Between the lines

Sally Rooney, Normal People

Faber, 304pp, £14.99, ISBN 9780571347292

reviewed by Rebecca Watson

Near the end of Sally Rooney’s second novel, Normal People, Marianne says to Connell, her on-and-off boyfriend: ‘I don’t find it obvious what you want.’

Said in a tiny voice, this moment – Marianne declaring that she does not intuit what Connell assumes her to – is a turning point. Much of Normal People exists in the unsaid, narratives carved by Marianne and Connell of how the other is feeling and thinking; of how they might act or respond. Assumptions influence their decisions, alter their plans, keep them back, determine the on, off, on, off, on, off of their relationship. I don’t find it obvious what you want is the undertone of the book, the recurring issue: will they translate, will they interpret right, will they finally say clearly just what they want?

Normal People centres on Marianne and Connell’s relationship over four years, starting in January 2011, during their last year of school. For both it is their first significant relationship, and their connection is intense and fraught. It is complicated by petty school mores: Connell is popular, Marianne the stubborn, nerdy outcast. The other sort of class too plays a part, Connell’s mother working as Marianne’s family cleaner. This is the vehicle by which Connell and Marianne grow to know each other. They inhabit each other’s lives in secret, popularity sacred and static. The secrecy solidifies, feeling irreversible. They are stuck within the forensic attention of school under the scrutiny of their peers. Connell takes a more suitable date to Debs (an Irish party for school leavers). Marianne, hurt, ignores Connell, dropping out of school and revising at home. They break off. Starting at Trinity College after summer, their positions soon reverse, Marianne popular, Connell struggling to make friends. They bump into each other at a party – Marianne is at ease, Connell nervous. On. Off. On.

The plot of Normal People could read as frivolous or teenage, but it doesn’t. It’s almost rebellious in its quiet intimacy. The familiarity and depth with which Rooney portrays a singular relationship is bafflingly intense. Both progressively suffer from their own manifestations of mental illness – depression, anxiety, self-loathing. Connell’s obsession with keeping their relationship secret seems more tied to anxiety than to the seduction of shallow popularity. They fear the effect the other has on them. They fear the effect they have on the other. They fear interpreting nuance. How well do they know the other? How well do they read the situation? Rooney takes the question of knowability further: how are Connell and Marianne to recognise the other’s desire, when they cannot fully understand their own?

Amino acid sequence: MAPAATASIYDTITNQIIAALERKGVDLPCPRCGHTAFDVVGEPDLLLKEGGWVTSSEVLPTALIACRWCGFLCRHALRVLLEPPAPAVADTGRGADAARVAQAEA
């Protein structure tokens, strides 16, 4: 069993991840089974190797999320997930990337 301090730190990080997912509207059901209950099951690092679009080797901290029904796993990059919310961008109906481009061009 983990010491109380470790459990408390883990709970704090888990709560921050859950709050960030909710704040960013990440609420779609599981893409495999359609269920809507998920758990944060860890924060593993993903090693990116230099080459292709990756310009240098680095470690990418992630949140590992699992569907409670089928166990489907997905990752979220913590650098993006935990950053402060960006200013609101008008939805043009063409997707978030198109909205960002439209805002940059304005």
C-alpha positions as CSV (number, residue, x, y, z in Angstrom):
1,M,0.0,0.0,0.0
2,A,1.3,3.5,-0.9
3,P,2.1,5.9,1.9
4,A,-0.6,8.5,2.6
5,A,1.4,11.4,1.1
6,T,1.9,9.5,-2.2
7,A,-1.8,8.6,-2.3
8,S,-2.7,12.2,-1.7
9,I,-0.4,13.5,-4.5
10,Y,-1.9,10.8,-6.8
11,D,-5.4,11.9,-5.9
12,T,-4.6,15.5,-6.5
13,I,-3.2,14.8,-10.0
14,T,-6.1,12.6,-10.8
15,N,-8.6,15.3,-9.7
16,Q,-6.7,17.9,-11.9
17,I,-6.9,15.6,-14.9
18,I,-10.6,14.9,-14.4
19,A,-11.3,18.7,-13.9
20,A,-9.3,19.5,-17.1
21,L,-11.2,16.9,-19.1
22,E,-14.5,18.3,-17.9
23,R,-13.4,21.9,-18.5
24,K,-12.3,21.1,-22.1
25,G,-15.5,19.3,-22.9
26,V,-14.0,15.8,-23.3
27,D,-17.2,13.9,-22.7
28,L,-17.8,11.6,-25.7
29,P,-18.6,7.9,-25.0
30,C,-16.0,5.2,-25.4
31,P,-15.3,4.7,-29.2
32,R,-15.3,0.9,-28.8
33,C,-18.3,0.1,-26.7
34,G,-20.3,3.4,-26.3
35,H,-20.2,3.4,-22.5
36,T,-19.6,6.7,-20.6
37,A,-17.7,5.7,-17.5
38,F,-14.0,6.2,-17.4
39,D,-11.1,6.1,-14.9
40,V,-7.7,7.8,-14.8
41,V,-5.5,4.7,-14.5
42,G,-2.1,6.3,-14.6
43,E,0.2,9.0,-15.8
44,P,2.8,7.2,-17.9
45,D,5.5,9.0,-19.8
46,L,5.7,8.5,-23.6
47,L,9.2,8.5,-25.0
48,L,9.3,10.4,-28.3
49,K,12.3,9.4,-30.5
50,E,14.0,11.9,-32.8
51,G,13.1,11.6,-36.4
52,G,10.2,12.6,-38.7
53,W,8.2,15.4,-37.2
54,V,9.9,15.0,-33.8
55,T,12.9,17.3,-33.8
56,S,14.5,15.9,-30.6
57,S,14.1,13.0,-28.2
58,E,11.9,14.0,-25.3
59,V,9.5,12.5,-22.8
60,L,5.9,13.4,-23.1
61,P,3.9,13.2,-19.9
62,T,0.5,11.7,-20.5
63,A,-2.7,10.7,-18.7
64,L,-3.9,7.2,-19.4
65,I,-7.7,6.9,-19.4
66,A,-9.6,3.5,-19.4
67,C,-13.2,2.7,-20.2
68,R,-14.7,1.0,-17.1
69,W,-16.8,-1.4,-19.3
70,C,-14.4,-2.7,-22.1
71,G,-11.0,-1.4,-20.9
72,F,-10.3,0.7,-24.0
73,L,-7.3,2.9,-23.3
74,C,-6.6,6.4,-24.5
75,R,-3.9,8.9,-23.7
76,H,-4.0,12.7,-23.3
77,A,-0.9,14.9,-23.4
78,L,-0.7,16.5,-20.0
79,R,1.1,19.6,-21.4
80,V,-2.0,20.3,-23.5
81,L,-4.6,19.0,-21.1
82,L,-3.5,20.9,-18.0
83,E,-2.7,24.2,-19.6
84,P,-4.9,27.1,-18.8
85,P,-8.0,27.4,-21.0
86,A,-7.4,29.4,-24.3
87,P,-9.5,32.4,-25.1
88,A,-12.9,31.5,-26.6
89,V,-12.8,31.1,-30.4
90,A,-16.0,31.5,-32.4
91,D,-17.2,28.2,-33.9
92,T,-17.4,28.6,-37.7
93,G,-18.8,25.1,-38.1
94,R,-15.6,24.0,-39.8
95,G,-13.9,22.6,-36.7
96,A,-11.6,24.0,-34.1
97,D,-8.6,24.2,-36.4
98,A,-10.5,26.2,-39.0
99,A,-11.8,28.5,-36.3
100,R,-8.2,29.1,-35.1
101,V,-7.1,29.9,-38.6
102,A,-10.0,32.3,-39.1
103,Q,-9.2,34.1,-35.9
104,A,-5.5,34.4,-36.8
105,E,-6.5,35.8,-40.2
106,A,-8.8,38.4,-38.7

‘She comes to sit down with him and he touches her cheek. He has a terrible sense all of a sudden that he could hit her face, very hard even, and she would just sit there and let him. The idea frightens him so badly that he pulls his chair back and stands up. His hands are shaking. He doesn’t know why he thought about it. Maybe he wants to do it. But it makes him feel sick.’

Rooney examines how we progressively understand our own desire, learning to shut down those ideas that purposelessly rise purely because they can be imagined. A thought flits into Connell’s head - I could hit her! - and in Connell catching and examining it, the thought turns solid. Flitting in, only to rest. Then how to shake it away? Connell does not want to hit Marianne. He is sickened by the idea. But he has the capacity to. He knows she has been hit before. And what authority, what certainty can he rely on to affirm to himself: no, that is not what I want at all. How well can we know another person? The question returns: how well can we even know ourselves?

The detached cleanliness of Rooney’s register is striking, condensing complex emotional ideas into light prose. It ensures, too, that the book’s intensities are delivered without melodrama or insincerity. The detachment is apt. Connell and Marianne detach from each other and themselves. They numb. They return to each other. They thaw. They split apart. They numb. Normal People is oppressive. Fear closes in. Either be ensnared or be apart. Weight lingers without comprehension. Rooney writes:

‘She was attuned to the presence of his body in a microscopic way, as if the ordinary motion of his breathing was powerful enough to make her ill.’

They are each soothed and influenced by the other, but this dependence terrifies. Turns their on to off. Their heads interfere. Both are anxious and depressed amidst the unsaid. And even when all is said – they must prepare for mishearing and misinterpretation. Communication is fallible. Rooney’s prose is light, but she depicts a weight, an unnegotiable fog. In human relationships, you are always one moment away from misunderstanding.